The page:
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Intel halts the production of its Core + Processor Optane Cache bundles

Discussion in 'Frontpage news' started by Hilbert Hagedoorn, Jan 18, 2019.

  1. Hilbert Hagedoorn

    Hilbert Hagedoorn Don Vito Corleone Staff Member

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    rl66 likes this.
  2. rl66

    rl66 Ancient Guru

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    the idea were good, but never reach the consumer full potential:
    -Over expensive price?
    -Lack of support?
    -Intel only?
    Optane cache is dead
     
  3. Undying

    Undying Ancient Guru

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    Maybe becouse 16GB stick is nothing and makes no sense.
     
  4. anticupidon

    anticupidon Ancient Guru

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    Something tells me that it has to do with recent "divorce" from join venture with Micron.
    Am I wrong?
     

  5. nosirrahx

    nosirrahx Member Guru

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    Micron might be saying the same thing I have been saying about Optane from the start. Intel has no idea how to market or implement Optane and Micron thinks they can do better.

    This all started with Intel coming to market with a product that was not ready yet at a point where the intended use case for Optane cache was already in the past. They got both parts wrong.

    A cheap 256GB SATA SSD and big HDD was far too cheap to make caching with Optane a viable option.

    The only economically viable option for Optane isn't even supported by them. Read here for their interaction with me on this subject:

    https://forums.intel.com/s/question...l-and-unoffical-optane-support?language=en_US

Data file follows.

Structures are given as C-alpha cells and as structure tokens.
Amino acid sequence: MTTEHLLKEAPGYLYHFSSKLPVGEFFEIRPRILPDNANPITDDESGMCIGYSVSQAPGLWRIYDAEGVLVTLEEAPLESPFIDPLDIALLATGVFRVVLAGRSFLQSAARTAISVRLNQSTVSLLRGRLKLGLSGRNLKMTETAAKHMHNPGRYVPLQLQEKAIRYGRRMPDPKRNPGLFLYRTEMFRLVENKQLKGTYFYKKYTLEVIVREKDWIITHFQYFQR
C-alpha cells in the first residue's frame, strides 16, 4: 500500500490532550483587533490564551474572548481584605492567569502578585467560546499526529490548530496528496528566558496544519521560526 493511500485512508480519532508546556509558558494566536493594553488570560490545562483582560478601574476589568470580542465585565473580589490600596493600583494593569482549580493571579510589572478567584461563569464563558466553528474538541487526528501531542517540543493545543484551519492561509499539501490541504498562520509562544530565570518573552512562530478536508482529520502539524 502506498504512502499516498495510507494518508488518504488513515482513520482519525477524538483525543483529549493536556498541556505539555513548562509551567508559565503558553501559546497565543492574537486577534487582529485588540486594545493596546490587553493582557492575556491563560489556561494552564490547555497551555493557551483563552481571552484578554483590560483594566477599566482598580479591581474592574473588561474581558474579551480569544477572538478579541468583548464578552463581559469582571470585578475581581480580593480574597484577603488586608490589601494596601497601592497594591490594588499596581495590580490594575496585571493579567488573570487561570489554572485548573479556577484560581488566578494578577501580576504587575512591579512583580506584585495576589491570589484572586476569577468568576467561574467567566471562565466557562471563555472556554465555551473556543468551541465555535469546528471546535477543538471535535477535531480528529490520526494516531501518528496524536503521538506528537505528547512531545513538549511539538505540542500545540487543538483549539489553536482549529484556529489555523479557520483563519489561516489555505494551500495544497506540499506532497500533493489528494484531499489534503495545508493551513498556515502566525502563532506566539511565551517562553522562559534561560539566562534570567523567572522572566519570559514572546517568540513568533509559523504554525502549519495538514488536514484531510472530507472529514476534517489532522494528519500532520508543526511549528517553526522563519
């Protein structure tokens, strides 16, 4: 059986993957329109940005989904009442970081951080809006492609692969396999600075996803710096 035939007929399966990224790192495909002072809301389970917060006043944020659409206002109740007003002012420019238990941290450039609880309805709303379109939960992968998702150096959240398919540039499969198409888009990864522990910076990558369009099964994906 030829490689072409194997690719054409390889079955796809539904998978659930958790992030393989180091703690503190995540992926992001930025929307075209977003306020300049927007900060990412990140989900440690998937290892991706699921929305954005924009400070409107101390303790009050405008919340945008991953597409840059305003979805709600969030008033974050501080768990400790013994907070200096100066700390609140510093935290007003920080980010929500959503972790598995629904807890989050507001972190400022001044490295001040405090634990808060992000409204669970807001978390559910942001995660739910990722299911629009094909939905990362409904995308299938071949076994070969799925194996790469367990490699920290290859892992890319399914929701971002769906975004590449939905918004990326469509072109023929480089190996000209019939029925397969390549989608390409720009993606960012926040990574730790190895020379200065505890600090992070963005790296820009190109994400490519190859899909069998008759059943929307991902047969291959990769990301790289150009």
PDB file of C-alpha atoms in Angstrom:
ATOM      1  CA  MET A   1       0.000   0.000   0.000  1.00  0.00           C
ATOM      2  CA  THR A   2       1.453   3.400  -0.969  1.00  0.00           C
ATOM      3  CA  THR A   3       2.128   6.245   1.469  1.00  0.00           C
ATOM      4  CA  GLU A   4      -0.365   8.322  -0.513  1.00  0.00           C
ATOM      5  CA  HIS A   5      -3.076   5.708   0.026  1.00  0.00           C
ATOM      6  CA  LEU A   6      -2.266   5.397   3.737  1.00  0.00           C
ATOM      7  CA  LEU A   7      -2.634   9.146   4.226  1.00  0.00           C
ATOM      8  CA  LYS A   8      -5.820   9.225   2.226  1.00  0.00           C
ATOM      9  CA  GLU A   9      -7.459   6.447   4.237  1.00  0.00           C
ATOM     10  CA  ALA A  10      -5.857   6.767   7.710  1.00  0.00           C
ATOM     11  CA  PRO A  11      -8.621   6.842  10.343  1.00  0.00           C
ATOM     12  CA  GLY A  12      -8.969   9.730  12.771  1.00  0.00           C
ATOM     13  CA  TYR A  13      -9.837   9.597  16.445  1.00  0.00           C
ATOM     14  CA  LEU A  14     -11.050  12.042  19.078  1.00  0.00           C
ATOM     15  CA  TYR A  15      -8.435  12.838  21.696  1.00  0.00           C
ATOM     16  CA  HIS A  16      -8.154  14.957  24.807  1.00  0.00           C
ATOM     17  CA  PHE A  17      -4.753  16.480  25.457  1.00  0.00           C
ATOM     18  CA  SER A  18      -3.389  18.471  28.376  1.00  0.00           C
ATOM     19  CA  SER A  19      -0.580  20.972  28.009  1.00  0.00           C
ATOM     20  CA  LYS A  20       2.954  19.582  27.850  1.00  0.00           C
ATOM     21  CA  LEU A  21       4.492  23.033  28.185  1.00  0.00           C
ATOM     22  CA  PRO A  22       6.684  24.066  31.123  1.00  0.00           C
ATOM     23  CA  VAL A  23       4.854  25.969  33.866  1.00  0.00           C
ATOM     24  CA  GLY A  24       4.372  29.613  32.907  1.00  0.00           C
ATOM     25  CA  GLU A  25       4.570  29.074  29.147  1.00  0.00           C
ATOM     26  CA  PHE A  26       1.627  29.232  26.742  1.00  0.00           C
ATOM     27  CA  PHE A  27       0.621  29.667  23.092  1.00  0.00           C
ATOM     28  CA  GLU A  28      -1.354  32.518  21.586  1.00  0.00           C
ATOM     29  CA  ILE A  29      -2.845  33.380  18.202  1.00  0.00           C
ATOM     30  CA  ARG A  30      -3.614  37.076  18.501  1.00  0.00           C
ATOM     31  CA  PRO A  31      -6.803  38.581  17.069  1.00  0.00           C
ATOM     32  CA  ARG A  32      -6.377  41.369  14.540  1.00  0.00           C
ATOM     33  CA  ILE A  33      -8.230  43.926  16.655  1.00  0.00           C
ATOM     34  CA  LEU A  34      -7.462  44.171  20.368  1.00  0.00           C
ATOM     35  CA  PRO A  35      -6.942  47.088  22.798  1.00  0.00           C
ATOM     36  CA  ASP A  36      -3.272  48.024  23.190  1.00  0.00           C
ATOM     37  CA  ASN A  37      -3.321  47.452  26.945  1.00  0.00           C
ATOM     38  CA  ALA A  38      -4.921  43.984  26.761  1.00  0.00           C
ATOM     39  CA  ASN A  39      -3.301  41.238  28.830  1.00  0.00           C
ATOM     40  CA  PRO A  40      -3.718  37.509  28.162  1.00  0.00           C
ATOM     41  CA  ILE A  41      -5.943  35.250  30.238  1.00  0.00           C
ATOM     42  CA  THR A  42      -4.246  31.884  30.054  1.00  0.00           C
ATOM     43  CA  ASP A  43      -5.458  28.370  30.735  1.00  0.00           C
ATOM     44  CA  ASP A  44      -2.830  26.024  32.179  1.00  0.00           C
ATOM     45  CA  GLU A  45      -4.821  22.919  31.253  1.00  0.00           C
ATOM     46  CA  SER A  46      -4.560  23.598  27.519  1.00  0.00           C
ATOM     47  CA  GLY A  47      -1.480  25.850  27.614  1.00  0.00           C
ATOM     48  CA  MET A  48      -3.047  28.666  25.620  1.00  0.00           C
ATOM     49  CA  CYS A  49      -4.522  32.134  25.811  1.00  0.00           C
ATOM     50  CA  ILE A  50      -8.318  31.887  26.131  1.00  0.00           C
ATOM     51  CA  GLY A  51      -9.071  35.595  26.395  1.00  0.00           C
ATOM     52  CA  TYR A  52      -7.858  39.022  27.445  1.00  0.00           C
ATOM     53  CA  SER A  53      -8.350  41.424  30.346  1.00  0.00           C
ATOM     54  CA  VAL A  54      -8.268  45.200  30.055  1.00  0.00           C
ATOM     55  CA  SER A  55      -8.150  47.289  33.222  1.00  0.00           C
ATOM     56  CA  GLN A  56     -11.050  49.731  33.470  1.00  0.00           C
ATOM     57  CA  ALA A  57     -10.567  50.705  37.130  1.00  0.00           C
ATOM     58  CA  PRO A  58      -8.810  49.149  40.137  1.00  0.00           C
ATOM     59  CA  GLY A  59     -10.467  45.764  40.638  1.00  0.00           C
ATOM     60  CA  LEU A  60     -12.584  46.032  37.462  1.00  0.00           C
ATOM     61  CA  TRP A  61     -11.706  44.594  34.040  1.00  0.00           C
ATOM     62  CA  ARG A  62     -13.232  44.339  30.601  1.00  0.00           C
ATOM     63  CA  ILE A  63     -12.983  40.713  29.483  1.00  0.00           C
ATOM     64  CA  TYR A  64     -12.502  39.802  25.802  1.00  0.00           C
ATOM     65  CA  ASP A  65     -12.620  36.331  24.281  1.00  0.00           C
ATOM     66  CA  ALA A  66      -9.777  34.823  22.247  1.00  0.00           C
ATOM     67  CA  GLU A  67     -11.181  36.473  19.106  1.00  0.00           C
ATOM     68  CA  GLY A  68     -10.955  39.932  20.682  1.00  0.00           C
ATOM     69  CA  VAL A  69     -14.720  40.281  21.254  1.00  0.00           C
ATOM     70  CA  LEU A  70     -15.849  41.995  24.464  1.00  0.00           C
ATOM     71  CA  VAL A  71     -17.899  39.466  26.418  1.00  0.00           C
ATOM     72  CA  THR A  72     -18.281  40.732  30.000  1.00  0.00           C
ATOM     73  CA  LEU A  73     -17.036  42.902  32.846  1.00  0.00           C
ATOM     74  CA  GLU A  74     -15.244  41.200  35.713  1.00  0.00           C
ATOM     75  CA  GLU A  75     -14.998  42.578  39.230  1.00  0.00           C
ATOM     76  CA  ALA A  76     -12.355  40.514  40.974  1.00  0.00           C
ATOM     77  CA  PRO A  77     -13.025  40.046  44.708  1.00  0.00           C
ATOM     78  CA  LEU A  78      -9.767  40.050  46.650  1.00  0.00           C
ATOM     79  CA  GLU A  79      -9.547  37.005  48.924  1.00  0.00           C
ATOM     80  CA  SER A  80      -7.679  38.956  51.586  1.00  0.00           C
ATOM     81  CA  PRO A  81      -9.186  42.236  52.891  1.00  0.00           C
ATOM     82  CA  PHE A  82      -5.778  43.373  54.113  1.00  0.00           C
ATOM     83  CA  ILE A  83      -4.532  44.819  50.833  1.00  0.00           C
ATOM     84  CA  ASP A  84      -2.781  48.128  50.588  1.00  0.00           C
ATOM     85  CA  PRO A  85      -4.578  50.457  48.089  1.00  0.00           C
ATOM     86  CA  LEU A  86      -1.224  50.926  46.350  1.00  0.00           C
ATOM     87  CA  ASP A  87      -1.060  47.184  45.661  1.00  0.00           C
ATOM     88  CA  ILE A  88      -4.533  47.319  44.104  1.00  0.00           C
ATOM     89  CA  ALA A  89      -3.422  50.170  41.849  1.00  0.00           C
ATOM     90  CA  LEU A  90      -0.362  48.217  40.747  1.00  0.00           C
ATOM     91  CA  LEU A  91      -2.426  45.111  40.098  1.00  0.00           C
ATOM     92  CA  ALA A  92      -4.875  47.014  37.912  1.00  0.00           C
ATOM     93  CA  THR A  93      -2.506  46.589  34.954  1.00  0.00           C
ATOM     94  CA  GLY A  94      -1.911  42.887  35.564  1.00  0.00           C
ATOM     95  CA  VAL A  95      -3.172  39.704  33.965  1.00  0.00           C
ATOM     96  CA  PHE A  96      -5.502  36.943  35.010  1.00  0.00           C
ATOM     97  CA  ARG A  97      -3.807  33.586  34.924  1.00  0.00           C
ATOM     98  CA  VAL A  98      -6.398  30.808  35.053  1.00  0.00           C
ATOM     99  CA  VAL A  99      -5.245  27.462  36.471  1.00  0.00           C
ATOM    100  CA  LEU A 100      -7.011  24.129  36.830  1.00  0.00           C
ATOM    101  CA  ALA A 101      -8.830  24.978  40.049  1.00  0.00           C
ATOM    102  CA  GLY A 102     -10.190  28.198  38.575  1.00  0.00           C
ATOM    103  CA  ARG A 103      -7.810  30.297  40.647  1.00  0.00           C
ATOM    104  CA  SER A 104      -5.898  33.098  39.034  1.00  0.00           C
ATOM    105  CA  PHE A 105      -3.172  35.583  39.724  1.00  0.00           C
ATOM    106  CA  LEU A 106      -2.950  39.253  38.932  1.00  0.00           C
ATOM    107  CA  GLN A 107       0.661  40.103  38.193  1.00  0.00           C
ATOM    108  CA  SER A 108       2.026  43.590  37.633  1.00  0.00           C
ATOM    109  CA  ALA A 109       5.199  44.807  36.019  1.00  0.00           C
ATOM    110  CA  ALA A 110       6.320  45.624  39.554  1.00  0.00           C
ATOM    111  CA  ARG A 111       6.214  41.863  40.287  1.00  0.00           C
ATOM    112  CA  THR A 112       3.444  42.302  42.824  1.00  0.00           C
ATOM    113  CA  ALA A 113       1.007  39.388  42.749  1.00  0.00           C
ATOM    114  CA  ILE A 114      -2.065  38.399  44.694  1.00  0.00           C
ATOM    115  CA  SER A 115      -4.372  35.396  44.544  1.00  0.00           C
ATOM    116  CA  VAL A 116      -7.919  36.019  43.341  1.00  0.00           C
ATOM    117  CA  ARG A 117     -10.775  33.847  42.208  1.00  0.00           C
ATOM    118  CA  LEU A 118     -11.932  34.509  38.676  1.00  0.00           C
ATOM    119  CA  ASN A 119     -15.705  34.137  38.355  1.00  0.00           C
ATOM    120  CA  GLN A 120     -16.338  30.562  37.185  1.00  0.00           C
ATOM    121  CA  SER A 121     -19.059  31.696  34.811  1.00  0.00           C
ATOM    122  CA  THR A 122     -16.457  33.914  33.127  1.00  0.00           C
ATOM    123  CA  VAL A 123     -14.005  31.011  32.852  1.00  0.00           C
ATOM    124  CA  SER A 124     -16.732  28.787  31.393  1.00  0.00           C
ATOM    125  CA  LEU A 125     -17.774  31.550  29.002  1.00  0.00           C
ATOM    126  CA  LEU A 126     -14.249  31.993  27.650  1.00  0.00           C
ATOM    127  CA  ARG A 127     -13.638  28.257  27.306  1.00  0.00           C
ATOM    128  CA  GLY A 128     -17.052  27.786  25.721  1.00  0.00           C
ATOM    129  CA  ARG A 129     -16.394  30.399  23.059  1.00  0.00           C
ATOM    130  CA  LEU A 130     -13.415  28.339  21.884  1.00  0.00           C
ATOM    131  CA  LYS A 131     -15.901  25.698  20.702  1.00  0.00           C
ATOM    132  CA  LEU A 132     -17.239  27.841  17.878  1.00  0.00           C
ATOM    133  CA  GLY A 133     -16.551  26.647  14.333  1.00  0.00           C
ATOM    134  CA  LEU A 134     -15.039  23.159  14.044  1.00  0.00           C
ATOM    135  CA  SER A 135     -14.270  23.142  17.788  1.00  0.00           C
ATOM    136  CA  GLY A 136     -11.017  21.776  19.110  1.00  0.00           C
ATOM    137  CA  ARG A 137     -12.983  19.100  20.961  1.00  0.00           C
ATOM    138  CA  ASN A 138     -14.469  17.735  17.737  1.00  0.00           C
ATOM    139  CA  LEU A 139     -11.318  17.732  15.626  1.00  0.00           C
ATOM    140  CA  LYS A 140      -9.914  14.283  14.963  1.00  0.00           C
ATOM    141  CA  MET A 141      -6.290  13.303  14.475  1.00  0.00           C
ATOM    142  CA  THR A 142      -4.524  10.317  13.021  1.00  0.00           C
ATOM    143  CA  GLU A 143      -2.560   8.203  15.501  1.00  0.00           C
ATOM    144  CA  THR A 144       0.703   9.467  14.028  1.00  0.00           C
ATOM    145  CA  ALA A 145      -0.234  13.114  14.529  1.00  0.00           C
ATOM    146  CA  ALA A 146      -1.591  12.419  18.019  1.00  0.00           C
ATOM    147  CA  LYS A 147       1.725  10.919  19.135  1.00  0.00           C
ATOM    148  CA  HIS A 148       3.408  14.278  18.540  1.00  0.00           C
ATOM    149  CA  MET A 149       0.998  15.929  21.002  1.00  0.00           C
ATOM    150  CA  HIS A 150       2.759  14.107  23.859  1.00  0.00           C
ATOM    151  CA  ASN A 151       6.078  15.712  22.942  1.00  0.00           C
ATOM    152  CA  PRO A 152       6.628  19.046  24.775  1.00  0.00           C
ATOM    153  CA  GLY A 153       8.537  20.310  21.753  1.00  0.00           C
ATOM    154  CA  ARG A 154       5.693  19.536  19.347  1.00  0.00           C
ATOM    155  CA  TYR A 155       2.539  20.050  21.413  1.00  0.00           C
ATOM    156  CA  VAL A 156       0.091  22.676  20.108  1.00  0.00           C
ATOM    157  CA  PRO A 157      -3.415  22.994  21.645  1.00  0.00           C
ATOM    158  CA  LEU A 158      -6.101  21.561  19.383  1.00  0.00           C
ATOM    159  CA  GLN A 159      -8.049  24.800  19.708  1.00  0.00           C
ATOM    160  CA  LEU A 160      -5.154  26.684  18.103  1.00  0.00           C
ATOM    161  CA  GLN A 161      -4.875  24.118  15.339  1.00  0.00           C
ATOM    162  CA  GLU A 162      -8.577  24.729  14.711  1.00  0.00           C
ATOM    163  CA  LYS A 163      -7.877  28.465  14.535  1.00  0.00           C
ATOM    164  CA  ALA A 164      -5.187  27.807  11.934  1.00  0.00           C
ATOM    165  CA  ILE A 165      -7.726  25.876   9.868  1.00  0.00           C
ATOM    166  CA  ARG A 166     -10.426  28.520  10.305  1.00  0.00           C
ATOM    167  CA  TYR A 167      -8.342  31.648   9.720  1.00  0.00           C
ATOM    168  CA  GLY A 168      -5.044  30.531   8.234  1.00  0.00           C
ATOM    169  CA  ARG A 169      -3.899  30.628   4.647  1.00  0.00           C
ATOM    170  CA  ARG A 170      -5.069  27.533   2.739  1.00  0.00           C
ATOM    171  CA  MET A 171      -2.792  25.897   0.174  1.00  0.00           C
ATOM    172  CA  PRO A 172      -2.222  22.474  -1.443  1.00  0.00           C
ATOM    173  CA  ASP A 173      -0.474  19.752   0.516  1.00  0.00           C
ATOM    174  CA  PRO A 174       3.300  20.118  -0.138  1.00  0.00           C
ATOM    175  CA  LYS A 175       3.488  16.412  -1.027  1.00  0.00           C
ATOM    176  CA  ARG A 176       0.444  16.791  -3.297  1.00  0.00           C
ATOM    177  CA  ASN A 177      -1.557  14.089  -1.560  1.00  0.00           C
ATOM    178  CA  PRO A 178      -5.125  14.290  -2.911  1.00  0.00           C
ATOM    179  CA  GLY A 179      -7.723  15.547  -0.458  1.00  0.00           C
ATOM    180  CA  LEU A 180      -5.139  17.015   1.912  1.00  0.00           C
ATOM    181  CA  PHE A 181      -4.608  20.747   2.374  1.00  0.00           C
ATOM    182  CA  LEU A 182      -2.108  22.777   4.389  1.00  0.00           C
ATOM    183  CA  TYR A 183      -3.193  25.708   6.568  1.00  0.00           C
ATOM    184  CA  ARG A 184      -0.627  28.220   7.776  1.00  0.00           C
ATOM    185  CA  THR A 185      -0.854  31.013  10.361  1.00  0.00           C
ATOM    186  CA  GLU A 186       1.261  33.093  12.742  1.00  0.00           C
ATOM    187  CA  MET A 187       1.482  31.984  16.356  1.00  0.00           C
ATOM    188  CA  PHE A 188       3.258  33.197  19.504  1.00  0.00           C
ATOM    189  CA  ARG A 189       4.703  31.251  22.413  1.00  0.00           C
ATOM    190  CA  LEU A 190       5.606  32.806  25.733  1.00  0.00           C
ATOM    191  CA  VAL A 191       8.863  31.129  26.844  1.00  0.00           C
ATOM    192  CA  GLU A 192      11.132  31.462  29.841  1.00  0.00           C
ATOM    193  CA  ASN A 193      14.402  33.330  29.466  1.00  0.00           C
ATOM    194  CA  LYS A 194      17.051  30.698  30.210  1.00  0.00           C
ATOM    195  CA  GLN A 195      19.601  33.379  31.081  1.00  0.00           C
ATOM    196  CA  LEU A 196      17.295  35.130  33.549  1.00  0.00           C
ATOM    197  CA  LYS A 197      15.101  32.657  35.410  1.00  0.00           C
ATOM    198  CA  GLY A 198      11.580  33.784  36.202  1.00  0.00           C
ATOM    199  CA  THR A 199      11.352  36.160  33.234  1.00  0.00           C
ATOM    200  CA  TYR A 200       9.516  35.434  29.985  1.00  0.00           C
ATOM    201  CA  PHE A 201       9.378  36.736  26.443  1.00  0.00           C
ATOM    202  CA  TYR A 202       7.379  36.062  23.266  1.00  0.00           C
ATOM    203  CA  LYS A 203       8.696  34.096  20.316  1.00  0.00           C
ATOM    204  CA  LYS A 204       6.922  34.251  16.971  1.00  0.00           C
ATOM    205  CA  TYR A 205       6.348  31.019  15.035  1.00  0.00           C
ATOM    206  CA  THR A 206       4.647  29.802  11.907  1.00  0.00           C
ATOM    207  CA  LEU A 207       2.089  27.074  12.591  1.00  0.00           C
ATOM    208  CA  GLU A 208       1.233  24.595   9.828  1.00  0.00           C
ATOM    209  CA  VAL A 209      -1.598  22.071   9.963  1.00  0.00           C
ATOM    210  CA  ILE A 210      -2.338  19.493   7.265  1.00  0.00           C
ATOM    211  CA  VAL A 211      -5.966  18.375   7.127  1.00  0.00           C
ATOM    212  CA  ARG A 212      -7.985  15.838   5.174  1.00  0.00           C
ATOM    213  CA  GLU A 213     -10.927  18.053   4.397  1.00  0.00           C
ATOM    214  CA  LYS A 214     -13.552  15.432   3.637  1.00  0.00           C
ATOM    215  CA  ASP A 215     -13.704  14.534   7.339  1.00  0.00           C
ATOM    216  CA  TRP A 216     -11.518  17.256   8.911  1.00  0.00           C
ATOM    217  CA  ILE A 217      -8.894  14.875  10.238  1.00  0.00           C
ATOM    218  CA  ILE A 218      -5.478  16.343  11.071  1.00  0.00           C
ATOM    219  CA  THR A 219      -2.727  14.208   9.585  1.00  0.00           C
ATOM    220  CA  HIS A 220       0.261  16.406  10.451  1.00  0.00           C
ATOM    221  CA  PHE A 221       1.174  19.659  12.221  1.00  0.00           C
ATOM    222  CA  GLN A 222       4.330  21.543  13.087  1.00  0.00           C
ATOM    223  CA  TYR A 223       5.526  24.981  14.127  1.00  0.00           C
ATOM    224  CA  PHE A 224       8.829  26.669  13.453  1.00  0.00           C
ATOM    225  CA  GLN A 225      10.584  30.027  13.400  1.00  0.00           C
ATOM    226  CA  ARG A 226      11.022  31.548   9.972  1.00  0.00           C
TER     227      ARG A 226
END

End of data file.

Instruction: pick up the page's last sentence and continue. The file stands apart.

The synopses of that conversation was that a 2TB SATA SSD cached to a 58GB 800P Optane drive is both cheaper and faster than a 2TB NVMe SSD and that Intel does not care and wont support this.
     
  6. tsunami231

    tsunami231 Ancient Guru

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    my uncles pc has this, and he says he dont see much diffrence, a HDD is HDD still and that cache didnt help much not like SSD does
     
  7. nosirrahx

    nosirrahx Member Guru

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    Probably the 16GB module, they should have never offered it. The 32 GB module does both block level and file level caching and the extra space helps a lot.

    Compared to the 800P though both the 16 and 32 GB modules are quite pathetic.
     
  8. waltc3

    waltc3 Master Guru

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    Loosely reminds me of Intel's original Rdram/cpu bundles many years back. In the end, Intel was *giving it away* and still couldn't ignite a general market interest in RDRAM over SDRAM/DDR! Generally, when Intel does these kinds of things it is clearing stocks of lackluster, proprietary or semi-proprietary products it has had trouble moving in the normal retail markets. One thing about Intel, though: the company has the money to burn and often burns it vigorously...;) AMD could never have afforded the level of mistakes Intel's past monopoly on x86 paid for!

    On the HDD front, still awaiting the single HDDs with multiple stylus, multiple-platter drives doing the equivalent of RAID 0 internally...;) Also wondering what might happen with two or more such HDDs put in a RAID 0 configuration, on top of that! Haven't heard very much from the HDD makers about this recently, though--surely would be interesting to see, because presently the only clear advantage to HDD's over SSD's is sheer storage capacities and cost per GB. They might have already abandoned the concept, though--just haven't seen anything either way recently.
     
  9. nosirrahx

    nosirrahx Member Guru

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    https://www.anandtech.com/show/13764/western-digital-2019-16tb-hdd-mamr-hamr

    Meanwhile, the company is working on hard drives featuring two actuators that will arrive in 2020 or later.

    https://blog.seagate.com/craftsman-ship/multi-actuator-technology-a-new-performance-breakthrough/
     
  10. quantum hacker

    quantum hacker Active Member

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    Perhaps one could use these for Microsoft's ReadyBoost?
     

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